Article

The (Unfounded) Legend of a Manhole Cover Launched into Space By a Nuke

Some believe a manhole cover was launched into space during a 1957 nuclear test, becoming one of the first pieces of space debris.

Published Dec 19, 2022

 (Corbis via Getty Images)
Image Via Corbis via Getty Images

In mid-December 2022, Snopes readers inquired about a peculiar and alleged piece of space junk — a manhole cover. One of those circular objects you probably barely noticed on the sidewalk is in orbit around Earth. Or is it?

The idea of such a pedestrian human object floating among the stars has long been a point of amusement. Responding to a tweet about Vanguard 1, the second U.S. satellite to orbit the Earth starting in 1958, astrophysicist and YouTuber Scott Manley quipped, "And it's still in space today, making it the oldest human made object in space (assuming the nuclear propelled manhole cover never made it that far)."

Since the 1950s, some have assumed that the cover is in space, an assumption based on interpretations of a vague comment a researcher made. But that researcher doesn't believe the cover is in space, and never said so.

It all stemmed from Operation Plumbbob, a series of nuclear tests conducted from May to October 1957. The tests were conducted at the Nevada Test Site, 65 miles north of Las Vegas. Here's how science and technology site Gizmodo explained the origins of the manhole-in-space legend:

Operation Plumbbob was a series of 29 explosions meant to study various aspects of nuclear bombs—including how to contain the fall-out from an underground explosion. To test this, the military set off several explosions at the bottom of long "wells," covered with metal caps. In the Pascal B test, when the cap was welded to the top of the well, the blast hit the cap so hard that, according to analyst Robert Brownlee, it reached six times escape velocity. That 900 kilogram cap, according to legend, became the first object launched into space.

But the above-mentioned Brownlee doesn't believe the metal cap launched into space. In 2002, he recounted in an article titled, "Learning to Contain Underground Nuclear Explosions," how the legend started with a conversation between Brownlee and Bill Ogle, his deputy division leader. The conversation went like this:

Ogle: "What time does the shock arrive at the top of the pipe?"
RRB: "Thirty one milliseconds."
Ogle: "And what happens?"
RRB: "The shock reflects back down the hole, but the pressures and temperatures are such that the welded cap is bound to come off the hole."
Ogle: "How fast does it go?"
RRB: "My calculations are irrelevant on this point. They are only valid in speaking of the shock reflection."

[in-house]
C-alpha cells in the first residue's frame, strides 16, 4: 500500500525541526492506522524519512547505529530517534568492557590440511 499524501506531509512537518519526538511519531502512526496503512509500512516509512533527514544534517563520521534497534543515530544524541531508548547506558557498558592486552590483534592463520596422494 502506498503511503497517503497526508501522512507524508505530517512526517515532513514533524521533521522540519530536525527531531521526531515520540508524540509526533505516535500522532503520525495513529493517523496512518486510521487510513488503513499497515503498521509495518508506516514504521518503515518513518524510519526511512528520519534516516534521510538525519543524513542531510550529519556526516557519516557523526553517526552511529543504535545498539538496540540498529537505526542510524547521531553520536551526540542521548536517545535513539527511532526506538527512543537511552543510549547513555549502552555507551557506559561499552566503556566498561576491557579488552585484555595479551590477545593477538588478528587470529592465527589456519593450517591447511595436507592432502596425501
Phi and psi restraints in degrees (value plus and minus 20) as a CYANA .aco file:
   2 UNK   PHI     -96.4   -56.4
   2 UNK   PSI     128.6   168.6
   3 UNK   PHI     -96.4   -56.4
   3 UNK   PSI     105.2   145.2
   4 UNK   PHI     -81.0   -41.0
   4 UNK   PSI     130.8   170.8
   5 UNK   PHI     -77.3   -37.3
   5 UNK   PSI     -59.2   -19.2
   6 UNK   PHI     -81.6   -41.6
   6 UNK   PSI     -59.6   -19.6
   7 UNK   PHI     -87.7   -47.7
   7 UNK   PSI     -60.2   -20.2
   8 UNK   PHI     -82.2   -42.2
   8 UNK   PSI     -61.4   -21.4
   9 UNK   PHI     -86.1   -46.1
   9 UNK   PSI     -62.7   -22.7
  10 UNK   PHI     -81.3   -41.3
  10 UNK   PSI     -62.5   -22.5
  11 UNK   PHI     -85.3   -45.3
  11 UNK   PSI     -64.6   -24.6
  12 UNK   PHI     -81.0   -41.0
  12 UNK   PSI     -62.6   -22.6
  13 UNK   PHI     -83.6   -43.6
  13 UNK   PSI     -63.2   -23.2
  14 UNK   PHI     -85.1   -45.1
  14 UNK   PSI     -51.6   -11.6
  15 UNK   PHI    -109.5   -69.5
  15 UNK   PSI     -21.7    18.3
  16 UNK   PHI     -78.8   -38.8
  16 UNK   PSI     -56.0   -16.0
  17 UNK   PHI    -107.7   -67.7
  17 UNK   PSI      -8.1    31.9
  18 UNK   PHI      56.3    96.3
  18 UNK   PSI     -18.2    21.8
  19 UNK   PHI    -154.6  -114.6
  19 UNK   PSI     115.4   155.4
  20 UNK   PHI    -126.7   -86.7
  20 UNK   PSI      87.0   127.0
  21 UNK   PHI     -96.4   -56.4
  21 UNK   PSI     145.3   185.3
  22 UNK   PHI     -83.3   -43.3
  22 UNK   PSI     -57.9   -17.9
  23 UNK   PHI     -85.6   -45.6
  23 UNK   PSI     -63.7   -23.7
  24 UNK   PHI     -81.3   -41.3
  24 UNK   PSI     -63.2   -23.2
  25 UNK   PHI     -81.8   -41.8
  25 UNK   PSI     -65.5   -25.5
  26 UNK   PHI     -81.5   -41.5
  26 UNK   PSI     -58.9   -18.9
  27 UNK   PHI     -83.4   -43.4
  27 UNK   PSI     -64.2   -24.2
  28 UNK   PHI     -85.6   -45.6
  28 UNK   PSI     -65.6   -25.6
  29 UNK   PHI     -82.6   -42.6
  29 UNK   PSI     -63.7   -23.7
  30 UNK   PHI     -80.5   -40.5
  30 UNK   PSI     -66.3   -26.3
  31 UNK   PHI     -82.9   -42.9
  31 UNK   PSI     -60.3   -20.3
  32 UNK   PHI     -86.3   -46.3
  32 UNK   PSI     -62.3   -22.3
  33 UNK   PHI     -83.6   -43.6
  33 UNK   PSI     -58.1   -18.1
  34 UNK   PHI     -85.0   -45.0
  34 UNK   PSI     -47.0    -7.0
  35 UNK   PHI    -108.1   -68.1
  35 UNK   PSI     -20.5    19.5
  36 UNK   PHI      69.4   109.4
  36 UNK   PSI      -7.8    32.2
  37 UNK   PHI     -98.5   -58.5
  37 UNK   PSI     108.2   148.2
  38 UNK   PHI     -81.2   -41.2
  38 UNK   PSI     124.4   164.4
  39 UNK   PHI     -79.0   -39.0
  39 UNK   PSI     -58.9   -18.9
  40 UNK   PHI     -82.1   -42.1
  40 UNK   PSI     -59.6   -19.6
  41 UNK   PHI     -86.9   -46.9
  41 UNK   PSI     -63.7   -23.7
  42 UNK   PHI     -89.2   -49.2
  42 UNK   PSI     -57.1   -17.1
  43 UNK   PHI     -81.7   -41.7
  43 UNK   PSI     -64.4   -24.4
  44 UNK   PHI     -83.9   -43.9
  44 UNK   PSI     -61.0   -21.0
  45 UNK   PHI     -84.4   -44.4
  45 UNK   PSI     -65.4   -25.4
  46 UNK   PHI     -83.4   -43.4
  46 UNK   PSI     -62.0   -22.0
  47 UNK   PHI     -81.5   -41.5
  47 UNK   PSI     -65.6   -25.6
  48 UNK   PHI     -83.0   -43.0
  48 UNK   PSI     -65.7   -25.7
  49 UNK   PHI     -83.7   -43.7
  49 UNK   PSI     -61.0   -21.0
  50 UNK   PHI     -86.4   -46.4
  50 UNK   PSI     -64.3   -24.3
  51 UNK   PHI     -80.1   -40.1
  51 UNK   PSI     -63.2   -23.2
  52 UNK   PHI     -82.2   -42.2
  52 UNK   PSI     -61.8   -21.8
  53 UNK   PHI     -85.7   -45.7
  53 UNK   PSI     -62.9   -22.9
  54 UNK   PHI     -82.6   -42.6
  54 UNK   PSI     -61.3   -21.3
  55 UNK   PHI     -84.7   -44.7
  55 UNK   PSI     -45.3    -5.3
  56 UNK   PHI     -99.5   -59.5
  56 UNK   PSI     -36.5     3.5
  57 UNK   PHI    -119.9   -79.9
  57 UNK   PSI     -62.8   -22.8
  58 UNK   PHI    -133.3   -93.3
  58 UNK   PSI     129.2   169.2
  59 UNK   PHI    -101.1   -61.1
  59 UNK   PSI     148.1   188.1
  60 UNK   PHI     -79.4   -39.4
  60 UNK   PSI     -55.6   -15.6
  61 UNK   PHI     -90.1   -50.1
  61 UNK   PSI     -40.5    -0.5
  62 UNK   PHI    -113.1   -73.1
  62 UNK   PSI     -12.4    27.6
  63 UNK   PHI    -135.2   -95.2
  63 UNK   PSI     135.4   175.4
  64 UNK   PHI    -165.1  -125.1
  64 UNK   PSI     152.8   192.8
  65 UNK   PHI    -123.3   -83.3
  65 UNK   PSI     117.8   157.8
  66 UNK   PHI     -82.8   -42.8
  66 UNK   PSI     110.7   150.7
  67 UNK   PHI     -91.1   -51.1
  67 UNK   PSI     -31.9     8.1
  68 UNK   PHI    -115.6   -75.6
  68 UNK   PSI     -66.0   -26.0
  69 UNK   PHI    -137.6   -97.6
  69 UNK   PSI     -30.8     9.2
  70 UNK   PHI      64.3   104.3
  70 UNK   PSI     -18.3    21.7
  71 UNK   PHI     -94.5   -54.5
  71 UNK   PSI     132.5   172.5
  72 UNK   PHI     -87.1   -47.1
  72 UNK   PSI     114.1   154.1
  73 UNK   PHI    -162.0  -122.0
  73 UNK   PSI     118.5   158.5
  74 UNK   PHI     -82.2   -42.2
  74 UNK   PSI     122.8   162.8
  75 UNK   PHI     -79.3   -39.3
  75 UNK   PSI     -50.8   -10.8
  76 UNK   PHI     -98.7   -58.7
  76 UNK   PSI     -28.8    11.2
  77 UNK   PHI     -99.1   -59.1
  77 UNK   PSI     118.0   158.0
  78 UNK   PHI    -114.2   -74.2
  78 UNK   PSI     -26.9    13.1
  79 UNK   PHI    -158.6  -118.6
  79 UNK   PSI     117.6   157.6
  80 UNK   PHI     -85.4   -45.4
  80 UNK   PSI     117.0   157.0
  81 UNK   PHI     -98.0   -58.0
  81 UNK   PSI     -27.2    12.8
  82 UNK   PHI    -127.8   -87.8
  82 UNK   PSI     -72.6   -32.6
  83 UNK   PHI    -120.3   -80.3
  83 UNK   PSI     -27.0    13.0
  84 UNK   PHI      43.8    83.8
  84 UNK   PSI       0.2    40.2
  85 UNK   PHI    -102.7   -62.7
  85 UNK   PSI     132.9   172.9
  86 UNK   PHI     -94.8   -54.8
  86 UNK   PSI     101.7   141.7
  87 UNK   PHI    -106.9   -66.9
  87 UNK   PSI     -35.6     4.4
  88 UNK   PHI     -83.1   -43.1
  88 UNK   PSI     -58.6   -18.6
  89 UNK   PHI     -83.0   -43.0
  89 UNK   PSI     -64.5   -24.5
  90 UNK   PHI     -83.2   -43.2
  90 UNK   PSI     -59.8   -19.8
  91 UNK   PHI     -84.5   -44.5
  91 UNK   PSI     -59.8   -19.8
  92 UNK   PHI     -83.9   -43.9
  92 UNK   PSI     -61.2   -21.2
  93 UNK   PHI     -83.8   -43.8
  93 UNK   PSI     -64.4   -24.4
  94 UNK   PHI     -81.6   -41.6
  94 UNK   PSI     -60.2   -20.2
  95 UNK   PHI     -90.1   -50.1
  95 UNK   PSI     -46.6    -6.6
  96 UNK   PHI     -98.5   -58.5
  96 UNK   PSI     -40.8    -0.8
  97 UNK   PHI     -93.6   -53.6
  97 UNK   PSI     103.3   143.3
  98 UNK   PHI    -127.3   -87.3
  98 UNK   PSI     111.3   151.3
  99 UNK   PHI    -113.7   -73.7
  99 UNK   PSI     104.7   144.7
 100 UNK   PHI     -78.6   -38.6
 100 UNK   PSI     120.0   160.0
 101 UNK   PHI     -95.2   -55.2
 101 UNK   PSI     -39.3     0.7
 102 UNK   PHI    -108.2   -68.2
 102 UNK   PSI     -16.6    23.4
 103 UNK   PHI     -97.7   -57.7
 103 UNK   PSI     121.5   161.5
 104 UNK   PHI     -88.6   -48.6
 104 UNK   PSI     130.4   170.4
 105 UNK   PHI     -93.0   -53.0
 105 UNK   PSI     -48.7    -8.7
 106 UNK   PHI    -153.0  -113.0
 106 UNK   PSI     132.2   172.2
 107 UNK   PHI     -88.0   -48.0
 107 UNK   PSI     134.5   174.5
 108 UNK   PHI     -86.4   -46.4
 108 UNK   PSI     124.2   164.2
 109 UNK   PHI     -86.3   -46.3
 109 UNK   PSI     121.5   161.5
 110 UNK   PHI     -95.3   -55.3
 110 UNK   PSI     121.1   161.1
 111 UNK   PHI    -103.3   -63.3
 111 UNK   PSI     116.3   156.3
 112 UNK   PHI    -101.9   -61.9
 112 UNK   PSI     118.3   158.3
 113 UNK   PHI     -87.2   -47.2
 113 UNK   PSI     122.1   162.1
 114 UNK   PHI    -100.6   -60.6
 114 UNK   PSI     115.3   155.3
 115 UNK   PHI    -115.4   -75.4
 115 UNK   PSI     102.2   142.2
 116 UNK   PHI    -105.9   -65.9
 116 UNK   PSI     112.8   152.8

Ogle: "How fast did it go?"
RRB: "Those numbers are meaningless. I have only a vacuum above the cap. No air, no gravity, no real material strengths in the iron cap. Effectively the cap is just loose, traveling through meaningless space."
Ogle: And how fast is it going?"
RRB: "Six times the escape velocity from the earth."

The response, "Six times the escape velocity from earth" is what set imaginations alight. But Brownlee said he never witnessed, or stated, he saw the cap flying into space. He did say he saw it fly by a camera at a high rate of speed, but the camera frame is the last he saw of it:

The next obvious decision was made. We'll put a high-speed movie camera looking at the cap, and see if we can measure the departure velocity.

In the event, the cap appeared above the hole in one frame only, so there was no direct velocity measurement. A lower limit could be calculated by considering the time between frames (and I don't remember what that was), but my summary of the situation was that when last seen, it was "going like a bat!!"

But that doesn't mean the cover was launched into space, becoming one of the first pieces of space debris.

"As usual, the facts never can catch up with the legend, so I am occasionally credited with launching a "man-hole cover" into space, and I am also vilified for being so stupid as not to understand masses and aerodynamics, etc, etc, and border on being a criminal for making such a claim," Brownlee wrote in 2002.

In other words, there's no evidence the metal cover flew into space, and the person credited with originating that claim doesn't believe it did.

But the idea of odd items launching into space is a popular online fixation. A proposal for a "space hotel" went viral in 2021, for example. A video of a rocket launch in China garnered a lot of attention in early 2022, with some believing erroneously that it depicted an artificial sun being launched into space.

Sources

"Learning to Contain Underground Nuclear Explosions." https://nuclearweaponarchive.org/Usa/Tests/Brownlee.html. Accessed 16 Dec. 2022.

"Nevada Test Site." Nuclear Museum, https://ahf.nuclearmuseum.org/ahf/location/nevada-test-site/. Accessed 16 Dec. 2022.

"No, a Nuclear Explosion Did Not Launch a Manhole Cover into Space." Gizmodo, 2 July 2015, https://gizmodo.com/no-a-nuclear-explosion-did-not-launch-a-manhole-cover-1715340946.

"Operation Plumbbob." https://nuclearweaponarchive.org/Usa/Tests/Plumbob.html. Accessed 16 Dec. 2022.

Dapcevich, Madison. "Did Tech Company Announce First 'Space Hotel' To Start Construction in 2026?" Snopes, 9 Mar. 2021, https://www.snopes.com/fact-check/first-space-hotel-opening/.

Evon, Dan. "Does Video Show China Launching an Artificial Sun?" Snopes, 10 Jan. 2022, https://www.snopes.com/fact-check/did-china-launch-an-artificial-sun/.

Bethania Palma is a journalist from the Los Angeles area who has been working in the news industry since 2006.

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